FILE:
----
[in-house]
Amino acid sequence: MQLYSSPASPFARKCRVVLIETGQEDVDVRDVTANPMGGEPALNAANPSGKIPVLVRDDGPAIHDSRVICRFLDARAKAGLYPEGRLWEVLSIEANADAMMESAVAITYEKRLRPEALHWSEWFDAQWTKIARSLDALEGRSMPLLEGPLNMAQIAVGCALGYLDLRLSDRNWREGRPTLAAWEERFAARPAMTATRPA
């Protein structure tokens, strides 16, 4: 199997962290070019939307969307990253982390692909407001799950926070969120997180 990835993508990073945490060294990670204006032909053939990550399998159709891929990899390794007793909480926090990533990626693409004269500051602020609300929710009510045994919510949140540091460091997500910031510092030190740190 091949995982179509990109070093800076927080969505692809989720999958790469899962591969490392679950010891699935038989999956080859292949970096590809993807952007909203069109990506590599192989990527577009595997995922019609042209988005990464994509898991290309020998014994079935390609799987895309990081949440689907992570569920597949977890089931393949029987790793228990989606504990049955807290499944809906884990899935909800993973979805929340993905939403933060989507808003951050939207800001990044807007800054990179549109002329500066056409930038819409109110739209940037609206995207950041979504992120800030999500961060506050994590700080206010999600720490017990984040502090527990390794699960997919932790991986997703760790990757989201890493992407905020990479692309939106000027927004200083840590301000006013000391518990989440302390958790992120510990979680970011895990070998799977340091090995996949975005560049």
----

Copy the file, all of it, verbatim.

[in-house]
Amino acid sequence: MQLYSSPASPFARKCRVVLIETGQEDVDVRDVTANPMGGEPALNAANPSGKIPVLVRDDGPAIHDSRVICRFLDARAKAGLYPEGRLWEVLSIEANADAMMESAVAITYEKRLRPEALHWSEWFDAQWTKIARSLDALEGRSMPLLEGPLNMAQIAVGCALGYLDLRLSDRNWREGRPTLAAWEERFAARPAMTATRPA
């Protein structure tokens, strides 16, 4: 199997962290070019939307969307990253982390692909407001799950926070969120997180 990835993508990073945490060294990670204006032909053939990550399998159709891929990899390794007793909480926090990533990626693409004269500051602020609300929710009510045994919510949140540091460091997500910031510092030190740190 091949995982179509990109070093800076927080969505692809989720999958790469899962591969490392679950010891699935038989999956080859292949970096590809993807952007909203069109990506590599192989990527577009595997995922019609042209988005990464994509898991290309020998014994079935390609799987895309990081949440689907992570569920597949977890089931393949029987790793228990989606504990049955807290499944809906884990899935909800993973979805929340993905939403933060989507808003951050939207800001990044807007800054990179549109002329500066056409930038819409109110739209940037609206995207950041979504992120800030999500961060506050994590700080206010999600720490017990984040502090527990390794699960997919932790991986997703760790990757989201890493992407905020990479692309939106000027927004200083840590301000006013000391518990989440302390958790992120510990979680970011895990070998799977340091090995996949975005560049």